Is THIS Bliss?!

Lorina's Blog


Sometimes you just gotta say, “Screw it!”

I’m not quitting. I’m not giving up. But I am giving my food diary the finger and then the cold shoulder for a while. And I’m going to spend a little more time than usual with my foot propped up while playing Lego Harry Potter.

My next three weeks.

My next three weeks.

I have a stress fracture in my fibula, and I’ve been unable to exercise like I want to for the past two weeks, with at least three weeks to go. On the no-can-do list are running, walking, elliptical, leg press, squats or lunges. I can bike and do seated strength training.

Running is my main form of stress relief. I was able to stop taking antidepressants and anti-anxiety medication when I started running. Biking just doesn’t do it for me. Maybe if I had an actual bicycle and could go for a long ride outside, but sitting in a gym on a stationary… I feel like a hamster on a wheel. (I feel the same way about treadmills and ellipticals. I’ll do them if I can’t run outside, but it doesn’t pack the same punch.)

Running is also a great calorie burner, and enabled me to eat like a queen. I’m used to chowing down on up to 2200 calories a day. And biking burns roughly half the calories.

I’m grumpy because I can’t be as active as I want, and grumpy because I can’t, or feel like I can’t, eat like I want.

So I’m taking a break from logging my food. I’m not going to just sit on my ass and eat junk all day long, but I’m not going to stress about sticking to the right amount of calories and balancing my macros and all that.

I’m thinking of it as a test. If I can maintain my weight even under abnormal circumstances, then maybe I don’t need to log my food anymore. I’ve been taking weekends off from logging since June with no problems. My weight has fluctuated since going on maintenance in October, but my body has continued to shrink.

And if I gain some excess fat? So what?! How much can I possibly gain in three weeks? Even if I eat 500 calories over maintenance each day, which I highly doubt I would, I’d only gain 3 pounds. Big whoop. I’ll lose it again once I can be my normal active self again.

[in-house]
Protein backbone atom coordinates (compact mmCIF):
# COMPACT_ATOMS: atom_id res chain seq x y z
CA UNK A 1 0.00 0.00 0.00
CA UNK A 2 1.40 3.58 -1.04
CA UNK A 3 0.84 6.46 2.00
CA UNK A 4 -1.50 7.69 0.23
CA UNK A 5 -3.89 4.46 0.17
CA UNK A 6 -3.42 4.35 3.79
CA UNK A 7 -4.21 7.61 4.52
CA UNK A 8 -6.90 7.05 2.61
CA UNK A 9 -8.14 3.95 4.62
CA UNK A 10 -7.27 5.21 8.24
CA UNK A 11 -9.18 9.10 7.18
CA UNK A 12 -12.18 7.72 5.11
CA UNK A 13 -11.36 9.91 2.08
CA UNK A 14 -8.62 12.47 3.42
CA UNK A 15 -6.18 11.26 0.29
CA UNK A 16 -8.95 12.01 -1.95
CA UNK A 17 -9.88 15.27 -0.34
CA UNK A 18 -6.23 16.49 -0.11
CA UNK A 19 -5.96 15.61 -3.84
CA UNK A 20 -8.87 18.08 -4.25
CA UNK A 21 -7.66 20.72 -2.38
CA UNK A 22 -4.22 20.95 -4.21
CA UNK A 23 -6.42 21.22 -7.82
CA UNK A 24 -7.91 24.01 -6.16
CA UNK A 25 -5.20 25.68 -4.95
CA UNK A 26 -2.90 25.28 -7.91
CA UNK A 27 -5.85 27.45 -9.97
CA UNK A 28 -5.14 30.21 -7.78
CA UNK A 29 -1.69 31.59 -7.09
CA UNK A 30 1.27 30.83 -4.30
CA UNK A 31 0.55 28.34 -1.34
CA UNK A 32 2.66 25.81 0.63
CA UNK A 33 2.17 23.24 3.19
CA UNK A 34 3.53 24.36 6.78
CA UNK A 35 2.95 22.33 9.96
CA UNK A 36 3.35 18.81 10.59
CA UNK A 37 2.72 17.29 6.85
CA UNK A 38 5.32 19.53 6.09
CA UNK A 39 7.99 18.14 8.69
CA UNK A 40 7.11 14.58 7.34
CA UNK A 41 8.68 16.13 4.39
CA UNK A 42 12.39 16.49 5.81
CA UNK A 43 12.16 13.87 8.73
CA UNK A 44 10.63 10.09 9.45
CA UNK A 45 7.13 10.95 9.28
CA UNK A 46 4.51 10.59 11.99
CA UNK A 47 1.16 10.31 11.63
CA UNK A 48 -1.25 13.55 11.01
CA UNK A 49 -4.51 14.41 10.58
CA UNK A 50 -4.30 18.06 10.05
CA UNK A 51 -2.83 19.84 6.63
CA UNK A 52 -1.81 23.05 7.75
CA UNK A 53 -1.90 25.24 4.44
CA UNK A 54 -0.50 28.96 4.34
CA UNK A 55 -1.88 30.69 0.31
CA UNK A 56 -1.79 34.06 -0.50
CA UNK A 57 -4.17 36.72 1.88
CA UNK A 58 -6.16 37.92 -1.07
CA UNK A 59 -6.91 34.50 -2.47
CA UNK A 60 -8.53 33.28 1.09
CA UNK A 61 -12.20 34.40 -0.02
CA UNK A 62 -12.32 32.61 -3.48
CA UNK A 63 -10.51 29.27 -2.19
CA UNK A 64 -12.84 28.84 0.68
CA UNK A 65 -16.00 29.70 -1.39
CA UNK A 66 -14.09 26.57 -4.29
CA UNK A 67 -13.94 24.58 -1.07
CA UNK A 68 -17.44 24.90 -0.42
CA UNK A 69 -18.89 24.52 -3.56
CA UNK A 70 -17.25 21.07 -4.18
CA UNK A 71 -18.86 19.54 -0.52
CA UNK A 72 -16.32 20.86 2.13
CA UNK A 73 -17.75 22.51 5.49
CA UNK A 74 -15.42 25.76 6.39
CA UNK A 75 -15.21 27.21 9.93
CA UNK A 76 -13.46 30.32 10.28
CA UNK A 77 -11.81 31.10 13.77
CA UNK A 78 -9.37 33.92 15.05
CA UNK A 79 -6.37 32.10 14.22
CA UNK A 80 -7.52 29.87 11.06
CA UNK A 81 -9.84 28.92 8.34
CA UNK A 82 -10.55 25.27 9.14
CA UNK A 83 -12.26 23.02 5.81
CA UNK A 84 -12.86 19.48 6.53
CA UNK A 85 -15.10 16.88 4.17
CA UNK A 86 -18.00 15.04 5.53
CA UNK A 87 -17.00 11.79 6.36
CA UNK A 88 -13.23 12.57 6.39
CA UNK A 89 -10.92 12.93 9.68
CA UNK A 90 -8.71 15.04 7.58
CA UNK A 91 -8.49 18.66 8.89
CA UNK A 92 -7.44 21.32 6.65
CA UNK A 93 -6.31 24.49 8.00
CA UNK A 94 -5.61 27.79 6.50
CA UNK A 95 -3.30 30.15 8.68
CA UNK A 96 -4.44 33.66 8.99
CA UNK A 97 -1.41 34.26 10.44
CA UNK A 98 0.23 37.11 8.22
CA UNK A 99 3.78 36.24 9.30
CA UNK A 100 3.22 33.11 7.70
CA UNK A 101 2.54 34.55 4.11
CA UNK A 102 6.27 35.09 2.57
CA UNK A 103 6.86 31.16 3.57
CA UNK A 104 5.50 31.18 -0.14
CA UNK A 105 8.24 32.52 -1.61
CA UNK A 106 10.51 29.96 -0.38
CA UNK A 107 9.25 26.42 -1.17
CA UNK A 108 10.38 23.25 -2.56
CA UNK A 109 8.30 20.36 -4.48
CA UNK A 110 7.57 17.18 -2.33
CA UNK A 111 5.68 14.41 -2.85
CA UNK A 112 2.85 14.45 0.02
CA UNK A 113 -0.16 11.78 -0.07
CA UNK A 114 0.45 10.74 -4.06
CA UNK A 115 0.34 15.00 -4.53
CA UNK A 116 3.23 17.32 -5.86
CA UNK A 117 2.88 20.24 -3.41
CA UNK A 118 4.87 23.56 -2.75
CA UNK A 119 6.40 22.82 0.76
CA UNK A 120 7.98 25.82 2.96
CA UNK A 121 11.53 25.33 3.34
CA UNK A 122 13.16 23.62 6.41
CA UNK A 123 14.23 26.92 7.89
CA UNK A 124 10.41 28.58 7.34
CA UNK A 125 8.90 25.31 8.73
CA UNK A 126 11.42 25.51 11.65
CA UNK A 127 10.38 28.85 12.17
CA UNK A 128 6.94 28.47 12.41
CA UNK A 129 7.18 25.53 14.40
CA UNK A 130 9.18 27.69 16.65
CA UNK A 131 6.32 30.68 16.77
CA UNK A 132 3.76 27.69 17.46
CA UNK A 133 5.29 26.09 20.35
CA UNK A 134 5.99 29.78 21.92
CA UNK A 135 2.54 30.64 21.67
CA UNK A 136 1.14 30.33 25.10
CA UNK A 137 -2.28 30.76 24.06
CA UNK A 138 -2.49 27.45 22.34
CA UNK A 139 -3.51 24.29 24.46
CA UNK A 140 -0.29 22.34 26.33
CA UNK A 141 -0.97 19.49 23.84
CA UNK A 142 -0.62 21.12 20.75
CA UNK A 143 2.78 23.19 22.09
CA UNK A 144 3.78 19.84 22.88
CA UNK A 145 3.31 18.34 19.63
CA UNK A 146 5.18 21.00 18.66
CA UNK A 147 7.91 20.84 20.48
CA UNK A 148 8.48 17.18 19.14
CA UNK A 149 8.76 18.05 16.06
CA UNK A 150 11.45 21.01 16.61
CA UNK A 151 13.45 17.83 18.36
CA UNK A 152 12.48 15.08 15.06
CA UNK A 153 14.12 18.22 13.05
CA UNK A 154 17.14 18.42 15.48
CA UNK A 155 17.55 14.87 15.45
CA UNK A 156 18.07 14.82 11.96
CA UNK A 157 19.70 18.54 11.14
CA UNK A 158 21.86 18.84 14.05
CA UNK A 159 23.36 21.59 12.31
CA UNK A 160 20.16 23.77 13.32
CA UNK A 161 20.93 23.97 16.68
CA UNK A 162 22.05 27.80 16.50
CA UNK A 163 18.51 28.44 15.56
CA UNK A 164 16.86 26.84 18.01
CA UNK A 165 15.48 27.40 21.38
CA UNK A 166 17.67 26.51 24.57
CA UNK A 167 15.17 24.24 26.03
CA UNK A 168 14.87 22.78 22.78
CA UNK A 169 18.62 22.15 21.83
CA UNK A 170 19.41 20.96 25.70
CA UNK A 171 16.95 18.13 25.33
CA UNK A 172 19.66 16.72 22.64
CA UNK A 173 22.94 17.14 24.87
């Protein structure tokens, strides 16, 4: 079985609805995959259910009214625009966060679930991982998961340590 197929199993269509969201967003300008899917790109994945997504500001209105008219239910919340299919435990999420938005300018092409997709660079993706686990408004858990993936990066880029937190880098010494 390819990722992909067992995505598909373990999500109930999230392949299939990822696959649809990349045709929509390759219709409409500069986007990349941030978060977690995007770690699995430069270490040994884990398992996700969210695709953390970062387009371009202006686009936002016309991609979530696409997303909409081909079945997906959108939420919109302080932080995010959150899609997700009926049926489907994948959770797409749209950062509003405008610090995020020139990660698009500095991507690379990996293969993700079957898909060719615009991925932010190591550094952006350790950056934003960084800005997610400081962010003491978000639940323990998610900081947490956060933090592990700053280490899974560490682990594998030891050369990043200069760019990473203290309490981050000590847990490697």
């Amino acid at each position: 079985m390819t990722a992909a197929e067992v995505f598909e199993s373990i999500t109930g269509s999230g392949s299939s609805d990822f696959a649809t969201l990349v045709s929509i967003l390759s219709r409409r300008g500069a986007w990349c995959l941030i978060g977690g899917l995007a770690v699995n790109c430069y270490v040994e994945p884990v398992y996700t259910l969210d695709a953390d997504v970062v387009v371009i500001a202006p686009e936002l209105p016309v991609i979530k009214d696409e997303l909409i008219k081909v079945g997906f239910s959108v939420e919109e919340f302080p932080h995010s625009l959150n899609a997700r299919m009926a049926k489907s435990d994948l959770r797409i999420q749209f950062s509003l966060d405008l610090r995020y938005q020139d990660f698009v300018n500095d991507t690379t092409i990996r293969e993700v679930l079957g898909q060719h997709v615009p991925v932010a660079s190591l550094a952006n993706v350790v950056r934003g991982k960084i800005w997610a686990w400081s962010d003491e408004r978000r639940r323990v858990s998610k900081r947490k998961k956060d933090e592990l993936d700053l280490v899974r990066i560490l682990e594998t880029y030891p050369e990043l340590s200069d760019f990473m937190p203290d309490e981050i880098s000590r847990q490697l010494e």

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Scales, Roadblocks and Detours

Everybody lies. That’s what Dr. House always says. And the scale is no exception. We’re all so wrapped up in losing weight, gaining weight, what we weigh, what he weighs, what she weighs… and the scale is not a great judge of health.

I’m not saying it’s meaningless. It can be a good baseline. And I’d be a hypocrite if I said that I didn’t enjoy seeing that number drop on the scale. If someone asks me how much I lost, I’m happy to report, “Thirty-one and a half pounds!”

But one can get obsessed with the scale. It’s not a good idea to think of the scale as a friend. It can be a back-stabbing bitch.

I weighed 6.5 pounds more yesterday morning than I did Saturday morning. Granted, I ate and drank and drank and ate with abandon, didn’t exercise that day, and didn’t get any sleep. But I did NOT gain 6.5 pounds.

It takes 3,500 calories to gain or lose a pound. 3,500 calories more than your body needs to gain. 3,500 less than your body needs to lose. If I really gained 6.5 pounds overnight, I’d have to have eaten nearly 25,000 calories. That’s about the equivalent of 50 McDonald’s Quarter Pounder with Cheese. I’m pretty sure I’d have been a lot more sick yesterday if I’d really consumed that much.

A huge jump in the scale like that is not weight gain. It’s fluid retention from too much sodium, too much alcohol and not enough sleep. And it will be gone in a few days. Two pounds of it are gone already. I didn’t do enough damage to gain that weight, and I certainly didn’t do enough positive yesterday to lose two pounds.

I always say that the reasons diets fail is purely psychological. Someone can be doing everything right, then have one day where they binge a little, then see a big leap on the scale. It’s a temporary gain, but that person will think, “I blew it. I’m a failure. I can’t do anything right.”